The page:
Posts Tagged ‘Indie Music’

No Manifesto: A Film About the Manic Street Preachers (2015)

Director: Elizabeth Marcus

With James Dean Bradfield, Richey Edwards, Sean Moore, Nicky Wire

96min  Biopic Documentary  UK

Better known for her work behind the scenes in Bowling for Columbine and Fahrenheit 11, Elizabeth Marcus’s directorial debut, 12 years in the making, is a biopic of this popular Welsh band, whose original intention was to sell 16 million copies of their first album before splitting up. Of course this never happened and here Marcus tells their story from their 2005 ‘Past-Present-Future’ tour right through to the present day workings of the band.

Travelling from the Band’s hometown in South Glamorgan, the action travels to Europe and the US, consisting of a collage of interviews with band members James Dean Bradfield, Nicky Wire and Sean Moore intercut with musical moments, live footage of rehearsals and impressions from enthusiastic fans. Those expecting a filmed concert such as we’ve seen recently with the biopics on Morrissey, Peter Gabriel and Duran, Duran, will be disappointed: the focus here is very much on the band members themselves as they share their thoughts, observations and hopes for the future and emphasis is put on the creative process with a ‘no holds barred’ approach. The band gave unprecedented access to Marcus and her crew and she offers up a fascinating and intimate insight that will appeal not only to fans but to anyone interested in popular music and the making of it. MT

No Manifesto will be released on 30 January with one night showings at Cardiff Chapter Cinema and Manchester Cornerhouse Cinema on January 30 and 31 respectively and at the Curzon cinemas London. A DVD release will follow in mid February 2015.



Morrissey 25: Live (2012) ****

Director: James Russell

92mins  Music Documentary

Director James Russell’s passion for music and multi-camera flair is showcased here in this close-up and personal experience of Morrissey performing live in the confines of the Hollywood High School arena in March 2013. Serving it up straight and simple, topped and tailed with idolatrous vox-pops from the visiting fans,  James Russell does not try to put his own creative Morrissey 25 Livespin on the proceedings or to compete with the iconic star.  This is Morrissey’s show marking 25 years of a solo career for the enigmatic English singer and lyricist, who has risen considerably in stature since the days of The Smiths when he rose to fame in 1984 with the words: “Heaven Knows I’m Miserable Now”.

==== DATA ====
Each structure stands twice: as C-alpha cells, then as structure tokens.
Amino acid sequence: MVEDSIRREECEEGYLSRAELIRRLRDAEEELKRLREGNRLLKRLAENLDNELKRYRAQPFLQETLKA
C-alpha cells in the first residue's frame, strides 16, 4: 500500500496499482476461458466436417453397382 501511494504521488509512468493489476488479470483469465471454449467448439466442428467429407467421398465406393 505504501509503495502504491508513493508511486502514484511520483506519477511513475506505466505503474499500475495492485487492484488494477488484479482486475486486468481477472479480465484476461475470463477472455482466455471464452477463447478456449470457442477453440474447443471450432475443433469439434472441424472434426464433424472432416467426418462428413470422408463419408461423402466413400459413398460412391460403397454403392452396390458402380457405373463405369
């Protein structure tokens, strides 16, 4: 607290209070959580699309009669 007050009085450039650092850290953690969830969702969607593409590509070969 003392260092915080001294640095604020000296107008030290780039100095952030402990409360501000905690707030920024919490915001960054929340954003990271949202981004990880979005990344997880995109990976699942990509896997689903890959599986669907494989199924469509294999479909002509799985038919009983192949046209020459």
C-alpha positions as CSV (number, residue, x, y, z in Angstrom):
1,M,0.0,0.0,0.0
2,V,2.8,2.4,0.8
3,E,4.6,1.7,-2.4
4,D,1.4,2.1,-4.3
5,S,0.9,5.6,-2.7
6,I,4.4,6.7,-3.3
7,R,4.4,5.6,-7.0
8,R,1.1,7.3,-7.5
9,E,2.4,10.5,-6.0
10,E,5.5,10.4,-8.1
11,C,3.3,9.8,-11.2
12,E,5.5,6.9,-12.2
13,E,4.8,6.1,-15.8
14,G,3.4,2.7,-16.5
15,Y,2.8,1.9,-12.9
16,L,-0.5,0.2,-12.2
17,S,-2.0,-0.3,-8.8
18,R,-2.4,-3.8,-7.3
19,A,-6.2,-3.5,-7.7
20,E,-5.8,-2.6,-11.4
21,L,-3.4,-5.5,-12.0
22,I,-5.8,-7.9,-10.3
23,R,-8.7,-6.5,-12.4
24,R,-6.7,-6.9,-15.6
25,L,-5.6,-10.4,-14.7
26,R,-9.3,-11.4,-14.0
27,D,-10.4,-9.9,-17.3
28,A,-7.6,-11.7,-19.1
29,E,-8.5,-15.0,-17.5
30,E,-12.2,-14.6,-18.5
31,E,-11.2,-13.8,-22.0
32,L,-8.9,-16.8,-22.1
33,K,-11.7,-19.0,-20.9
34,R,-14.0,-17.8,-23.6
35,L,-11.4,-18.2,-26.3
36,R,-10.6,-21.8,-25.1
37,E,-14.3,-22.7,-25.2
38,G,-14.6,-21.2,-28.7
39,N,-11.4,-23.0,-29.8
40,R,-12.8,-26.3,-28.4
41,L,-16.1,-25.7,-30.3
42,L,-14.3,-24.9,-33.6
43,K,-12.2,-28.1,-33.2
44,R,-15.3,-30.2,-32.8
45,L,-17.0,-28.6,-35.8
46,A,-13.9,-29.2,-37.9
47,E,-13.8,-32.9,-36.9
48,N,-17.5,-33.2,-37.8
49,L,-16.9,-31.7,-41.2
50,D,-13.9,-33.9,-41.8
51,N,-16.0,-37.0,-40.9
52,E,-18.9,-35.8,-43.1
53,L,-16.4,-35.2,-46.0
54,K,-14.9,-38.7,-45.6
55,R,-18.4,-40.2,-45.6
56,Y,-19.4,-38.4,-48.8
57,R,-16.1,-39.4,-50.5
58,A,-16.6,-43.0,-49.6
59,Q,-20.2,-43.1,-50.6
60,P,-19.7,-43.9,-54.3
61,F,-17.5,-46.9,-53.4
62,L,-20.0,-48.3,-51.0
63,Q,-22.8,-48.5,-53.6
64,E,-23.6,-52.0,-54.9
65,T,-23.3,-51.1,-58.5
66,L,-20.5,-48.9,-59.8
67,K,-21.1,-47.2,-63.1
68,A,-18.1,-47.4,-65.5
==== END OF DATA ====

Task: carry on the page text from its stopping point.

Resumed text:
Thirty years later at this intimate gathering he gives the impression of still being pretty miserable. But he’s made his fans extremely happy and they all tell him so in mass hysteria grabbing the microphone when he asks in between songs “Do you want to talk?”. He certainly knows how to connect with his audience without giving away anything of himself, retaining an aura of alluring disdain that occasionally belies the revealingly emotional but candid content of his lyrics, delivered in a strong voice, mournful and mostly off-key.

Running through a range of new material and classics from “Alma Matters”, “Let Me Kiss You”, “That Joke Isn’t Funny Anymore”, “Please let me get what I want” and “The Boy With the Thorn in His Side”, Morrissey has an impressive and powerful animal physicality about him. Moving about the stage with relaxed ease,  his blue eyes, broad shoulders and beautifully delicate hands sporting yellow-varnished nails, He’s a man in control of his own destiny but he has no illusions about where that may be.

The camera loves him but he’s oblivious to the filming process focussing firmly on his musical performance and his fans and treating them to regular handouts of his sweat-drenched designer shirts and handshakes as he bends forward into the crowd with impressive athleticism.  By the end, fans are climbing onto the stage to embrace him before being carried away by security guards. Mystique, charisma, the ability to connect on a deep level: whatever it is, Morrissey has it in spades and James Russell’s film has captured it for posterity. It’s a wonderful thing. MT



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